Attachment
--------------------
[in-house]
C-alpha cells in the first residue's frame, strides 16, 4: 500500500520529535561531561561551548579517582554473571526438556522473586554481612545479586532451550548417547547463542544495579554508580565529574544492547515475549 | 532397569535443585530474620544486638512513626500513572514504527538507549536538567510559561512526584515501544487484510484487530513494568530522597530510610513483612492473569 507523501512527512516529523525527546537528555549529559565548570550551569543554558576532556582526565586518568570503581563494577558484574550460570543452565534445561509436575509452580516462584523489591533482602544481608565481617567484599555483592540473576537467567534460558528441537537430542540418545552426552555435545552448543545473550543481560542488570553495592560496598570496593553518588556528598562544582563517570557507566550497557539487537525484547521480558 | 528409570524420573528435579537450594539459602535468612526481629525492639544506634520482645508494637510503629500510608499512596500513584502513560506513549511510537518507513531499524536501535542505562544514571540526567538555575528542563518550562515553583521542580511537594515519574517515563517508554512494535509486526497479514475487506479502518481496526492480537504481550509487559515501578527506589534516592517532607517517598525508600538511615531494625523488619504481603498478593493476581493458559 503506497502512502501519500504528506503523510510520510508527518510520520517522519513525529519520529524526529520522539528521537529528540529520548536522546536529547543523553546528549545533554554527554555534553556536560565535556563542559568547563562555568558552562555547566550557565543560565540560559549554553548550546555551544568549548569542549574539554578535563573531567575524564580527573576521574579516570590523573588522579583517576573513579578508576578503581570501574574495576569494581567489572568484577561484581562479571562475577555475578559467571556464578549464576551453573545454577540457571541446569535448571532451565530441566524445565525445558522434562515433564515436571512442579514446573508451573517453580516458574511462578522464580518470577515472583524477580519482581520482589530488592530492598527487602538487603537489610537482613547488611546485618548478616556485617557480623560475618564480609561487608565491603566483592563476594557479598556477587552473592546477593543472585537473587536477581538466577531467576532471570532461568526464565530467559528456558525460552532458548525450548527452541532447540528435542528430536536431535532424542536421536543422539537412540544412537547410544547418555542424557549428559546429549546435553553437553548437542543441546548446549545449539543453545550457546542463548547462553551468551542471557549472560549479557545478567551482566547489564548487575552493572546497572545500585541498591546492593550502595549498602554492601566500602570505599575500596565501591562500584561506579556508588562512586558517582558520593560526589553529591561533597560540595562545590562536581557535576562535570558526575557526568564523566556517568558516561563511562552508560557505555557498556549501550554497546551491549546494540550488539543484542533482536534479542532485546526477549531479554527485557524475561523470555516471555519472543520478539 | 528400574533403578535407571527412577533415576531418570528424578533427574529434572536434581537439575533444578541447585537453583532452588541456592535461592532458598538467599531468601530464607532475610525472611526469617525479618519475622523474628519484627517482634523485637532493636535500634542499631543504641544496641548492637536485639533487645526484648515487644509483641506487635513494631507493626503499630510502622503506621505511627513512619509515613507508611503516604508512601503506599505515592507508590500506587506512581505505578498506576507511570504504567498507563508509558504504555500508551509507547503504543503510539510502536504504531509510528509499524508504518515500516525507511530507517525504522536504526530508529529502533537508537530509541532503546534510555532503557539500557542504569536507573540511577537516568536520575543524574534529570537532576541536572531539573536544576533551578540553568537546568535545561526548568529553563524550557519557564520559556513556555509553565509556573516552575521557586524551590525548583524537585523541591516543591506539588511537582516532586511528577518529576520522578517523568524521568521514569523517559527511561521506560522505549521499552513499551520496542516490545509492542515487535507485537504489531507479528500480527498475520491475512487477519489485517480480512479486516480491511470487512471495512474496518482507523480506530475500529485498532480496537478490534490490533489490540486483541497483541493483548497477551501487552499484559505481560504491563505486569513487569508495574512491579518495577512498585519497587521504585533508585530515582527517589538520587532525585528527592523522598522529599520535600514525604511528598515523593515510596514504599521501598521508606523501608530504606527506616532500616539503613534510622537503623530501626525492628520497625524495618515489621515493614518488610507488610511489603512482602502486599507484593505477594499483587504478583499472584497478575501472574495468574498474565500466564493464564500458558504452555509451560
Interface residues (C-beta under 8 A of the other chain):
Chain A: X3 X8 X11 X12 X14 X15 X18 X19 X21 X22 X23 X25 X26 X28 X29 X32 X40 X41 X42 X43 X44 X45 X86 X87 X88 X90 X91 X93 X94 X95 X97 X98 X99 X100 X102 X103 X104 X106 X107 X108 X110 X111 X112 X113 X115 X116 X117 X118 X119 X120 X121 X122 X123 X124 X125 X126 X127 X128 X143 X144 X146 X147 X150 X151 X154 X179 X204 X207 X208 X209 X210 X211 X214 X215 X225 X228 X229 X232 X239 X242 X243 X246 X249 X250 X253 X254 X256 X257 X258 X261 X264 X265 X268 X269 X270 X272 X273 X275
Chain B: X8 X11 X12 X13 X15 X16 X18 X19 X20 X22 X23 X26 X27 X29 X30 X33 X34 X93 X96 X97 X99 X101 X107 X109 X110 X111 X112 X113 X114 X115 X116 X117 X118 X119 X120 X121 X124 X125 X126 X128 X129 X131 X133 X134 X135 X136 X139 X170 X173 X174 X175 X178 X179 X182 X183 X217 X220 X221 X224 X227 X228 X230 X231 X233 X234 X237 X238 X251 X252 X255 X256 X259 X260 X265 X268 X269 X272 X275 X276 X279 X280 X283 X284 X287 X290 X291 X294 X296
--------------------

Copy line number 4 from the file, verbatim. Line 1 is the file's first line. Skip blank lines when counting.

Chain A: X3 X8 X11 X12 X14 X15 X18 X19 X21 X22 X23 X25 X26 X28 X29 X32 X40 X41 X42 X43 X44 X45 X86 X87 X88 X90 X91 X93 X94 X95 X97 X98 X99 X100 X102 X103 X104 X106 X107 X108 X110 X111 X112 X113 X115 X116 X117 X118 X119 X120 X121 X122 X123 X124 X125 X126 X127 X128 X143 X144 X146 X147 X150 X151 X154 X179 X204 X207 X208 X209 X210 X211 X214 X215 X225 X228 X229 X232 X239 X242 X243 X246 X249 X250 X253 X254 X256 X257 X258 X261 X264 X265 X268 X269 X270 X272 X273 X275